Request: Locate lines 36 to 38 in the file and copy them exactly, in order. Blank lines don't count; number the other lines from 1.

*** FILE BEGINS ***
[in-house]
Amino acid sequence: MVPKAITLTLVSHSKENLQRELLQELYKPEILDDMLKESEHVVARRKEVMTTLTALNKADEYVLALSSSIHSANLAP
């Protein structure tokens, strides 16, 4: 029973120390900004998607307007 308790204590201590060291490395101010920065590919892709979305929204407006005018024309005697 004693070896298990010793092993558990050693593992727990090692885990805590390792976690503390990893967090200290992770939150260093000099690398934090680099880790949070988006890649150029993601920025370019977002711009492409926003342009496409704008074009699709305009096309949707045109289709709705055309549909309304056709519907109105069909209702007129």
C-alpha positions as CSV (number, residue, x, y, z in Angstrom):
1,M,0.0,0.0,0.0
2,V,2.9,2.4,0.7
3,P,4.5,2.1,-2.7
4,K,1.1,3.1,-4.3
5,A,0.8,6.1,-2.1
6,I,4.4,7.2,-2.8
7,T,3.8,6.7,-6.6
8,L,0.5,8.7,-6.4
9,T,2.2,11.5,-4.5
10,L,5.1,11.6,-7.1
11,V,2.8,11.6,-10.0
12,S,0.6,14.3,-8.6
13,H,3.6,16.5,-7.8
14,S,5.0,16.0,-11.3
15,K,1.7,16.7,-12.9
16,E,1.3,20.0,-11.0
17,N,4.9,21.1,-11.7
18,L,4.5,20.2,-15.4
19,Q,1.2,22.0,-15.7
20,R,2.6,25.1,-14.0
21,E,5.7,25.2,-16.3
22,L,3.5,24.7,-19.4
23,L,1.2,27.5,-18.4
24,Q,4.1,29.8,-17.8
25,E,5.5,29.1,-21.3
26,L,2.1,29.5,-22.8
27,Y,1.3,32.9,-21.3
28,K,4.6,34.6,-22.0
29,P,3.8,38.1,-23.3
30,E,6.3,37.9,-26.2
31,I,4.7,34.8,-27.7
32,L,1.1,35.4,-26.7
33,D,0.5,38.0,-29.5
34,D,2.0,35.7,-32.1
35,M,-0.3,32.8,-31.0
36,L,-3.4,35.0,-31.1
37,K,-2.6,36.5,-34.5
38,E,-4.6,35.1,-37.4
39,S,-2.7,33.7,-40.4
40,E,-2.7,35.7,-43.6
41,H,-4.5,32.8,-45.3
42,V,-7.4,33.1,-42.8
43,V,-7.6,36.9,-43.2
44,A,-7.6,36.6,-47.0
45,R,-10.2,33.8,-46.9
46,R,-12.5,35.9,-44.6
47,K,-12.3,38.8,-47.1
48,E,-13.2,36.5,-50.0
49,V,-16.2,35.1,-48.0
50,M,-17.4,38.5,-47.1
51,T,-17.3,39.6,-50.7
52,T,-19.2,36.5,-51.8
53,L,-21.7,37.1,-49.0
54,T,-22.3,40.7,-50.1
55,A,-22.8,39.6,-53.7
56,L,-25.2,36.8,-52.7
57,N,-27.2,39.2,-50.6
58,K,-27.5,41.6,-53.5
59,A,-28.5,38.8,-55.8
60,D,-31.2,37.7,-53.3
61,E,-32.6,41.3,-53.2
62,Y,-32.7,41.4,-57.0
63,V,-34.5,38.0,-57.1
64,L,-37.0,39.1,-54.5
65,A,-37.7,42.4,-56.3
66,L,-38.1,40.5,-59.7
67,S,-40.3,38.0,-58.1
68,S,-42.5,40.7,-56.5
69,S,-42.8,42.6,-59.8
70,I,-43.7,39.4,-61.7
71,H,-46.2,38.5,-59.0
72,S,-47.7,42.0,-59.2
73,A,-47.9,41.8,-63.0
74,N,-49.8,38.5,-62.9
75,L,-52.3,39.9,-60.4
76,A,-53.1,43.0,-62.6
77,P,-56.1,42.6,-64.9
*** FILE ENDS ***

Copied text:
32,L,1.1,35.4,-26.7
33,D,0.5,38.0,-29.5
34,D,2.0,35.7,-32.1